Quinoa is gaining recognition as a substitute for rice, pasta, and other starches. Most of my experience with quinoa is by itself or as the base for a cold salad. This recipe substitutes it for rice in the traditional Puerto Rican arroz con gandules which I first enjoyed at an office Christmas party in El Paso. One of my co-workers from Puerto Rico brought the dish to the pot luck table. Indeed, arroz con gandules is apparently a traditional Christmas dish.
The hard part of this recipe is finding the gandules aka pigeon peas. They were readily available in El Paso, but not so in Santa Fe. After some detective work, I found a single can on the shelf at the local branch of Talin Market World Food Fare. Quinoa made a great substitute for the rice.
Canned pink pigeon peas (gandules)
Pigeon peas (gandules)
A rich mix of delicious flavors
Quinoa con gandules ready to serve
Quinoa con Gandules
- 1 cup quinoa, rinsed
- 2 cups water
- 1 can (15.5 ounces) dry pigeon peas, drained
- 3 mild snacking peppers, seeds and ribs removed, diced
- 1 packet Goya Sazón cilantro y achiote
- 2 tablespoons vegetable oil
- 1 red onion, diced
- 2 cloves garlic, peeled and minced
- ½ cup ham diced
- ½ cup tomato sauce
- salt and pepper
- Combine the quinoa and water in a medium saucepan. Bring to a boil, stir, cover, and reduce the heat to simmer. Simmer for 20 minutes or until all the moisture is gone. Remove the lid if necessary to finish the cooking. Fluff with a fork, stir in the pigeon peas, diced peppers, and the Sazón, and set aside.
- Heat the oil in a medium skillet over a medium flame. Stir in the onion, garlic, and ham, cooking until the onion is translucent. Add to the quinoa mixture, along with the tomato sauce, and heat over medium flame until everything is warm. Adjust the seasoning with salt and pepper. Serve.
In my last post, I mentioned that I had been charged with salad for a dinner party. The main course was going to be barbecued ribs. Potato salad seemed out as too heavy. Besides I wasn’t sure if someone else would bring that. It’s also no longer the season for pasta salad, so I thought about one of my old favorites, three-bean salad. Someone reminded me that it seemed sort of old-fashioned, but it still sounded good to me. Then I thought about quinoa. Light, refreshing, and a little bit unusual. I usually make it with gandules or pigeon peas, but they were nowhere to be found in the local markets, so I reconsidered the three-bean salad and decided to combine my two top options.
If you have never cooked with quinoa, you will find it to be an amazing ingredient. It is a seed that comes from plants originally grown in South America but now cultivated throughout the world. It is used like a grain, but it is not a grain so it does not have the gluten that so many people worry about these days. It is rich in protein and reportedly has all of the essential amino acids, so it certainly sounds healthy. You do need to be aware that it is also loaded with saponins. These are naturally occurring detergents that make the quinoa taste soapy if you don’t wash them off. Many pre-packaged quinoa products have had the saponin removed, but the detergent may still be present in bulk quinoa. In either case, it is probably a good idea to rinse the quinoa before you cook it. You can do this easily by placing the amount you plan to use in a fine-mesh strainer and rinse it under a spray of cold water until all of the foam subsides – maybe a minute or so. Drain it well and get ready to cook it. Besides being tasty, cooked quinoa is also beautiful. The seeds burst open and reveal a delicate little curl. My wife, the botanist, is not sure but thinks the curl is probably the endosperm.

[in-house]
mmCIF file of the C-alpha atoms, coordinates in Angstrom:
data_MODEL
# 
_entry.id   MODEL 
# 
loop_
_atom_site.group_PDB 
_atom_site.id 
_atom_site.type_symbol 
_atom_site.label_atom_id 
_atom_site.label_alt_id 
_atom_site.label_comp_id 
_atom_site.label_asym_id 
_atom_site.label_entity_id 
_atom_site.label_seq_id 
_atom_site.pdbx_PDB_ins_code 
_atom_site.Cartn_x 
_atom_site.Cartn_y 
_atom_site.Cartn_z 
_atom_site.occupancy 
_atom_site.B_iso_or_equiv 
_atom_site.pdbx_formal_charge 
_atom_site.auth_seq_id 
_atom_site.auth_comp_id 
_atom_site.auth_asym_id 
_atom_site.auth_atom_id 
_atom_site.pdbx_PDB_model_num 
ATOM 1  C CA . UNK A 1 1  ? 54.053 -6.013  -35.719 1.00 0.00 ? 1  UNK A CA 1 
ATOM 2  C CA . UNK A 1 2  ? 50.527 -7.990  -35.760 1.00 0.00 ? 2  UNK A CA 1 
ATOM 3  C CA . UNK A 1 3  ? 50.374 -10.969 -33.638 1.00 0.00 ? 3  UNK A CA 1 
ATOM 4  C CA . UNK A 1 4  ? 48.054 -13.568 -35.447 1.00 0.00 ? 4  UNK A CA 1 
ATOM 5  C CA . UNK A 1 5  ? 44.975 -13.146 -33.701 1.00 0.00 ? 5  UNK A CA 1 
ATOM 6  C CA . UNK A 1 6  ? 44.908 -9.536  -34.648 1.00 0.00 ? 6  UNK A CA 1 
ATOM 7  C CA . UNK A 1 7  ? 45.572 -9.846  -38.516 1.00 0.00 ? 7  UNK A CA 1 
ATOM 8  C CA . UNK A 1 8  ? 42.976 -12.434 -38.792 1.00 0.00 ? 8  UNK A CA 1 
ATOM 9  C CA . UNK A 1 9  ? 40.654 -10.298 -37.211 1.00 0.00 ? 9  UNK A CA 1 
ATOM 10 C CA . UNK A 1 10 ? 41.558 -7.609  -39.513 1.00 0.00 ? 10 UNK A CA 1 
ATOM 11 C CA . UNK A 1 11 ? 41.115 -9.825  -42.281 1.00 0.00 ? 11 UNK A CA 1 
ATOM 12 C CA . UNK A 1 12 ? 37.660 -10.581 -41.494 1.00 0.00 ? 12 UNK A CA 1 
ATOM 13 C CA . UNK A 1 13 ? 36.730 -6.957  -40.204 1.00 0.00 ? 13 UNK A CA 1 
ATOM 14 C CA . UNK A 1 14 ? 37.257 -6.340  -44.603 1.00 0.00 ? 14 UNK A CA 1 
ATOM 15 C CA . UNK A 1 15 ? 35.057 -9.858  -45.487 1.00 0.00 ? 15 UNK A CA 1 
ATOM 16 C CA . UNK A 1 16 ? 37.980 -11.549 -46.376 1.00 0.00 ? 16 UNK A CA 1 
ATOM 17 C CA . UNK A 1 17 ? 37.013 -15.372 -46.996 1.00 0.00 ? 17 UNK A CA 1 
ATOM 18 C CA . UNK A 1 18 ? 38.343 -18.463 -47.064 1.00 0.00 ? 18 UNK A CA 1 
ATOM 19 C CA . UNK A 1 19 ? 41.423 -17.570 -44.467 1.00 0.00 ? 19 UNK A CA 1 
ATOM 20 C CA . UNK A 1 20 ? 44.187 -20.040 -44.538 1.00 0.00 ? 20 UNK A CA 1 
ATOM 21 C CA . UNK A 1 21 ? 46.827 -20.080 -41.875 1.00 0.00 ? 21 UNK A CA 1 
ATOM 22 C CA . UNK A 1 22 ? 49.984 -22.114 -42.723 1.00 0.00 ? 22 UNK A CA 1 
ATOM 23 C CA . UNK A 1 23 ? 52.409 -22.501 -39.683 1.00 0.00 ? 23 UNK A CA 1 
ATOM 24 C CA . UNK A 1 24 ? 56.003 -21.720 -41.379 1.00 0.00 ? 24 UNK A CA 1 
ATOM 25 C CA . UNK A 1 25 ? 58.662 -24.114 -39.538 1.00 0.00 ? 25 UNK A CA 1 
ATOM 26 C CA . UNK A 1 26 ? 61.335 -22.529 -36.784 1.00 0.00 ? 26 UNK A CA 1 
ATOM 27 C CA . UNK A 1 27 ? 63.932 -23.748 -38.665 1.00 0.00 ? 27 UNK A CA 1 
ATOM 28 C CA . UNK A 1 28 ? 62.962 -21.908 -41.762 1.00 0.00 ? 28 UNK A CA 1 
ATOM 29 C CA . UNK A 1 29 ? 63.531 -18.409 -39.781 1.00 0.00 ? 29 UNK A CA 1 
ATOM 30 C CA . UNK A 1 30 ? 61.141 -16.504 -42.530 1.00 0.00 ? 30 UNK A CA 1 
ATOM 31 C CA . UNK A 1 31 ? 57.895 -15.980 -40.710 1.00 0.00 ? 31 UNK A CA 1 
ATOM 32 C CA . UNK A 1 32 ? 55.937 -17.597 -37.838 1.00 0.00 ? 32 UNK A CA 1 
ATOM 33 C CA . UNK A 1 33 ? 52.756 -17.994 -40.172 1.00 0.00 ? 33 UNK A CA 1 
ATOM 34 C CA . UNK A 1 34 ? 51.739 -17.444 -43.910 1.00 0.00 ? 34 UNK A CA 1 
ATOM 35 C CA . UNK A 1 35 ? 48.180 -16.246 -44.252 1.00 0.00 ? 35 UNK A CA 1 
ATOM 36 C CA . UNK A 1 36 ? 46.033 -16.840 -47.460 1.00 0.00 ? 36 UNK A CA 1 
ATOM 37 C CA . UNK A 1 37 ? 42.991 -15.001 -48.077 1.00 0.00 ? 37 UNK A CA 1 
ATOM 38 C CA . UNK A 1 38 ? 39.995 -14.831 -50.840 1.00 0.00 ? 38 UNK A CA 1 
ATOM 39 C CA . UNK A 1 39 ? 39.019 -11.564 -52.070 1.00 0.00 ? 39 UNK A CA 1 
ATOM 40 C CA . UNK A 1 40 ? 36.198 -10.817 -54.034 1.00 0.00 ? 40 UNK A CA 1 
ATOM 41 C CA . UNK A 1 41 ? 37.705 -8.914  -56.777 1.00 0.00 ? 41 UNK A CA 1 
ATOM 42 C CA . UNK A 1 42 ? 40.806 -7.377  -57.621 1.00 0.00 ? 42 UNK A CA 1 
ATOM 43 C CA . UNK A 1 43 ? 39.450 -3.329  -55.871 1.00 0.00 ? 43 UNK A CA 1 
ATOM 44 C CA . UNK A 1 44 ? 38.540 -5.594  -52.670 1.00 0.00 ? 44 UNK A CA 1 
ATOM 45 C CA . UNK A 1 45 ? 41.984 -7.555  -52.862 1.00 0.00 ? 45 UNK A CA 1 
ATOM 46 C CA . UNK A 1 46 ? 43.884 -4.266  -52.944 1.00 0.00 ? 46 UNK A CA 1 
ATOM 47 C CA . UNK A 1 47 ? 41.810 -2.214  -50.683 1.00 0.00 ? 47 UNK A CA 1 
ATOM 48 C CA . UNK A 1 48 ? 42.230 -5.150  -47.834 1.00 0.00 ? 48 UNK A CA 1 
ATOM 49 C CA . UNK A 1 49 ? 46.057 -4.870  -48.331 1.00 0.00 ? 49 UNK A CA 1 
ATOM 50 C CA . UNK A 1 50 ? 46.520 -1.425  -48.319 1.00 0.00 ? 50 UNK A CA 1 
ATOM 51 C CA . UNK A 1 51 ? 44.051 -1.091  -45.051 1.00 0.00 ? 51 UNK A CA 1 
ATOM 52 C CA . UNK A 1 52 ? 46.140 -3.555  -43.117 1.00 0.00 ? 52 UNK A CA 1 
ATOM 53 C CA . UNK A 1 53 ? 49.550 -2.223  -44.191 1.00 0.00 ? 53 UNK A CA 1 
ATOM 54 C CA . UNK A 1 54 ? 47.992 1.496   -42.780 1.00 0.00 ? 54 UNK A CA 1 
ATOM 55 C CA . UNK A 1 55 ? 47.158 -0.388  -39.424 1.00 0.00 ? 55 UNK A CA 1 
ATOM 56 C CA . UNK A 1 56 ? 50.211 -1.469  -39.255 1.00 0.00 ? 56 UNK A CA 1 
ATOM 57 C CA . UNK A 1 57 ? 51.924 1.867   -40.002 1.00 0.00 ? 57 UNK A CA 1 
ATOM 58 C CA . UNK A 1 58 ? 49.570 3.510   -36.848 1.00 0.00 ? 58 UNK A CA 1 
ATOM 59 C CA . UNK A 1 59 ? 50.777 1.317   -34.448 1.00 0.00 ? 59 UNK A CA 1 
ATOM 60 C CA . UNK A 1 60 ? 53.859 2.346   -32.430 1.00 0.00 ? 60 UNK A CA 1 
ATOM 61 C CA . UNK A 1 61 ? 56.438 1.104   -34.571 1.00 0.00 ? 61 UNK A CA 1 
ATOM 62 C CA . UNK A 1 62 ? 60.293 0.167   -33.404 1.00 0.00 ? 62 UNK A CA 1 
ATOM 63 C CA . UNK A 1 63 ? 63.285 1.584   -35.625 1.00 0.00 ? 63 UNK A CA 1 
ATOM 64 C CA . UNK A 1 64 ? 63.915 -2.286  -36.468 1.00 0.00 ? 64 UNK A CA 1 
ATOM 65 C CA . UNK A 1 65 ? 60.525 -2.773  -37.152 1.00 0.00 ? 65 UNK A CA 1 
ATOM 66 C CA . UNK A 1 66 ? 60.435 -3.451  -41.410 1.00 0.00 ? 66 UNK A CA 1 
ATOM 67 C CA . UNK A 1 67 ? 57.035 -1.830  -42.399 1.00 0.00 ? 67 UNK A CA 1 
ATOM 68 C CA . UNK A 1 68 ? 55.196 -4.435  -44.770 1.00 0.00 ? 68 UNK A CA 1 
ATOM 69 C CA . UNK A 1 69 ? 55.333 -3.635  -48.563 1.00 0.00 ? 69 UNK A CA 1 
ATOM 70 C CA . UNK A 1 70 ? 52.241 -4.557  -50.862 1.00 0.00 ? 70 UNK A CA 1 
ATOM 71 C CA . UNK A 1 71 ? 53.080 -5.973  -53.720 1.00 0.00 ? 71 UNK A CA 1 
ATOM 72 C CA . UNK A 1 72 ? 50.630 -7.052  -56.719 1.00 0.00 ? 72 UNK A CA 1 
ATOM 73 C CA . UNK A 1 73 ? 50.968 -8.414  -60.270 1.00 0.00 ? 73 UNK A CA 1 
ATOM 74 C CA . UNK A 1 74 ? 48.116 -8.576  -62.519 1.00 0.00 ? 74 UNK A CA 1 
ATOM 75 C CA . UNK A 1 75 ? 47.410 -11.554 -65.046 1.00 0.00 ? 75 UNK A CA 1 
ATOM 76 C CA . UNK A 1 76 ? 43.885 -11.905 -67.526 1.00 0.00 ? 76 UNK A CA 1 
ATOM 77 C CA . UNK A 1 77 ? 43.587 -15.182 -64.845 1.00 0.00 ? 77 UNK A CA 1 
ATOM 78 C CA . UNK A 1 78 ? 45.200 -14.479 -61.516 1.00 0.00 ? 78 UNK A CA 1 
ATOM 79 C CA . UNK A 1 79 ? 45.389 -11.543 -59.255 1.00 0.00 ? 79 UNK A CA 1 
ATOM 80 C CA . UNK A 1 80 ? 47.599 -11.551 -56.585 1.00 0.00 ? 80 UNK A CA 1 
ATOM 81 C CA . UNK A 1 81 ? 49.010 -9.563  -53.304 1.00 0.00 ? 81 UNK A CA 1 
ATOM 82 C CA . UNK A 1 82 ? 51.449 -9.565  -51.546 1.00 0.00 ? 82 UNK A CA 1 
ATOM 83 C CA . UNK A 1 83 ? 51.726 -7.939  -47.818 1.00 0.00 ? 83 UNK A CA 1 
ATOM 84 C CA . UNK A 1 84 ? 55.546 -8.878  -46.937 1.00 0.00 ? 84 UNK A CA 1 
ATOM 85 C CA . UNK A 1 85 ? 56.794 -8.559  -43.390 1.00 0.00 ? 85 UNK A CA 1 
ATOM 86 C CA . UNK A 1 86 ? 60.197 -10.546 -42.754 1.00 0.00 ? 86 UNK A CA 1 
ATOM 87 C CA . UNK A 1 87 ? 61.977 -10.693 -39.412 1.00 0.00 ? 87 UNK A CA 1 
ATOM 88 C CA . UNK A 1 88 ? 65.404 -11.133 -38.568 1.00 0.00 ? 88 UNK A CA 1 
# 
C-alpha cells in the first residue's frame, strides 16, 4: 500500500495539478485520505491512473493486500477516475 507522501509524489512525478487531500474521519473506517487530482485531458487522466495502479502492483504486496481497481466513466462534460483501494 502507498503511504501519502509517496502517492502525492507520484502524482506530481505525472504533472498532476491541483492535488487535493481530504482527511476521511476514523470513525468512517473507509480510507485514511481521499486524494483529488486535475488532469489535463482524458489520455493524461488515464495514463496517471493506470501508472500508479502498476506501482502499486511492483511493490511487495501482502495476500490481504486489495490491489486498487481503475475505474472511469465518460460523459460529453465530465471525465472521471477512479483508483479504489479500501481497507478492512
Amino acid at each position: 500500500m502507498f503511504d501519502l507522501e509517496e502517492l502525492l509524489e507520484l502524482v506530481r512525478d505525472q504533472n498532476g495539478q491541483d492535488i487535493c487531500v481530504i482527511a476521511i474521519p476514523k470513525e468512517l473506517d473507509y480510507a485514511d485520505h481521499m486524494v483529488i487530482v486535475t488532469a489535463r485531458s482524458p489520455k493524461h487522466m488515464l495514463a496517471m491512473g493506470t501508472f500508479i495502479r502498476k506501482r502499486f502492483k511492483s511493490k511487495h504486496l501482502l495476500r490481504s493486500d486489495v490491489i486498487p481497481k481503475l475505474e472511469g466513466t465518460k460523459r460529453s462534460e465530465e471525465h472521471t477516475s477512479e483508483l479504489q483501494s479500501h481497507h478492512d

Except for cooking the quinoa and preparing pickled mushrooms (as I described in my last post) this is pretty much a chop and dump recipe, so it is very easy to prepare.
Black, white, and red beans
Beans mixed with quinoa
Green, red, orange, and yellow bell peppers
Diced bell peppers
Mixed diced bell peppers
Cherry tomato halves
Quinoa, Mushroom, Corn and Three-Bean Salad
- 1 cup washed quinoa
- 2 cups water
- salt and white pepper
- 1 batch pickled mushrooms (see recipe in previous post)
- ½ red onion, diced
- ¼ cup each, green, red, yellow, and orange bell peppers, diced
- ½ cup corn kernels, fresh or frozen, cooked and drained
- 14.5 ounce can black beans, drained and rinsed
- 14.5 ounce can red or pinto beans, drained and rinsed
- 14.5 ounce can cannellini beans, drained and rinsed
- 1 cup cherry tomatoes, halved
- vinaigrette (recipe below)
- In a small saucepan, bring the water to a boil and stir in the quinoa. Return to the boil, cover, and reduce heat to the simmer. Simmer for 15 minutes. The seeds should have absorbed all of the water, burst open, and tender. If they are not cooked, remove the lid and boil gently until all of the water is absorbed. Season with salt and white pepper, drain, cool, and place in a large bowl.
- Stir in the mushrooms, red onion, diced bell peppers, canned beans, corn, and cherry tomatoes.
- Dress the salad to taste with 4 to 6 tablespoons of vinaigrette. Chill until ready to serve.
- In a small bowl, whisk together the vinegar, mustard, garlic powder, and salt and pepper
- Very slowly, a few drops at a time, whisk in the olive oil to form an emulsion.
- If the sauce separates, whisk it together again before dressing the salad.